All Nippon Airways (ANA), the largest airline in Japan and a five star carrier too, have revealed the details of their Tokyo to Honolulu flights start date and facilities. Launching from 24th May 2019, this will be the first service provided by its A380 and, ANA say, is designed to be a ‘once in a lifetime’ experience.
ANA’s first A380 rolled off the assembly line in Toulouse in August, decked out in the green livery of ‘Kai’ meaning ocean. They are also receiving a blue liveried A380 known as ‘Lani’ meaning sky, and an orange one known as ‘La’ meaning sunset.
Although ANA are almost certainly excited about the arrival of the A380, their order wasn’t exactly a proactive action. At the time, Skymark had gone bankrupt and ANA wanted their slots at Haneda. But, in order to secure the slots, they were forced to take on Skymarks outstanding order from Airbus.
What can we expect from the ANA A380?
The A380 will replace the three Boeing 787s currently used on the Tokyo to Honolulu route. As Japan’s only super jumbo aircraft, there’s a lot riding on the shoulders of ANA to make it an experience and a half. With twice the seating capacity of the 787s currently running this route, ANA had plenty of space to play with.
We know that ANAs A380 will feature a three class configuration, sporting a total of 520 seats across the two decks. These will be made up of:
- 8 first class seats
- 56 business class seats
- 73 premium economy seats
- 383 economy seats
In economy, we can expect a 3-4-3 configuration. The standard seats have a 34 inch pitch, as well as a 6 way adjustable headrest.
60 of these seats use a new seat design known as a Couchii. These have marginally less leg room at 32 inches but have a movable extra bit that transforms the seats into a couch.
For premium economy, the 73 seats will be in a 2-3-2 configuration at the back of the upper deck. These seats have a generous 38 inch pitch and leg and foot rests, as well as a 6 way adjustable headrest.
In business class, the 56 seats will be in a staggered 1-2-1 configuration on the upper deck. All seats are lie flat with direct aisle access and have an 18 inch touch panel LCD.
And finally, the first class offering at the front of the upper deck will be in a 1-2-1 layout using a revised suite style booth with movable partitions between each neighbour. They come with a 32 inch touch controlled LCD IFE screen, a large table and a closet for jackets.
You can enjoy a tour of the ANA A380 here, including a reveal of the ‘rainbow lighting’ in the roof of the cabin:
In terms of amenities, passengers in first class will be able to choose from an assortment of dishes prepared at the five star Four Seasons Resort Oahu at Ko Olina, overseen by Michelin starred head chef Ryo Takatsuka.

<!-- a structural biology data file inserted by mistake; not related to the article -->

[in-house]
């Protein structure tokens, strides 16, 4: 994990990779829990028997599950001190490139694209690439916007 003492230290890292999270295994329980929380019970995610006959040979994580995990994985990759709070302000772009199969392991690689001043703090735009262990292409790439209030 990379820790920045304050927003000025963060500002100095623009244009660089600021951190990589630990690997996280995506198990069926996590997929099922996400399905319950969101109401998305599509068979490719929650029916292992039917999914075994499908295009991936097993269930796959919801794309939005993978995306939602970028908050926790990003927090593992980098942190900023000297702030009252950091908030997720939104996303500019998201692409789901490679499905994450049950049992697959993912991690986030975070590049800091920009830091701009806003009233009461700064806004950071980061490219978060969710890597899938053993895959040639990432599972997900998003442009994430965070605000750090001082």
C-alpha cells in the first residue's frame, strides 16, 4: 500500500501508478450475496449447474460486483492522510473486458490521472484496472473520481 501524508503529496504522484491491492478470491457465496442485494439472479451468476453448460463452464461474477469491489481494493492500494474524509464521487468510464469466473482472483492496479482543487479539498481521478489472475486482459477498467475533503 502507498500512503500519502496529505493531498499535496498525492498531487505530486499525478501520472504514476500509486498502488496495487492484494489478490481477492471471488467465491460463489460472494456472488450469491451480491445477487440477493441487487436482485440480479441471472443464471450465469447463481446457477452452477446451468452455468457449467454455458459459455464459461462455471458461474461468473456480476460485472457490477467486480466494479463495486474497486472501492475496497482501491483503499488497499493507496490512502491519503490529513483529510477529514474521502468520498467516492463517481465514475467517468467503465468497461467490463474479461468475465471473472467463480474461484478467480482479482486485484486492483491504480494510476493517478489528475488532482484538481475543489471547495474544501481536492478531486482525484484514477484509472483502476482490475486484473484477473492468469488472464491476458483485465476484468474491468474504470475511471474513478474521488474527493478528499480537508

Economy flyers will enjoy a collaborative menu from Australian casual dining company Bills. Premium economy will get a superior menu, with choices from both Japanese and International cuisines.
All passengers have access to a snack and drink bar throughout the flight and will be served complementary Blue Hawaii cocktails in celebration of the new aircraft.
Aviation’s love-hate relationship with the A380
The megalithic A380 is the world’s largest passenger airliner. With two decks, four engines and up to 853 people (in an all economy class arrangement) it’s a heck of a beast. While it’s kind of cool to fly on such a massive aircraft, and to be an operator of it, the majority of carriers just don’t feel the love for the giant jumbo.
Orders for the A380 stand at 331 as of May this year, but it’s not exactly a popular aircraft. Qantas planned to order eight of the jets, but with their current efficiency drive its looking unlikely. Virgin Atlantic ordered six back in 2001, but never took delivery and subsequently cancelled their order this year.
By far the biggest operator of the A380 is Emirates, with a current fleet of 105 and a further 57 on order. Singapore, British Airways and Air France own a handful each, although Air France has recently revealed they will be reducing their fleet of A380s by up to 50%.
Despite rumours of more orders in the pipeline, airlines are just not going for the A380. Airbus have been struggling to shift the model for some time and have reduced production from 12 aircraft a year to just six.
The lack of love for the A380 is down to it’s lack of fuel efficiency, and difficulty in filling all those seats. In a time when jet fuel prices are soaring, more efficient aircraft like the Dreamliner and the A350 are far more appealing to carriers.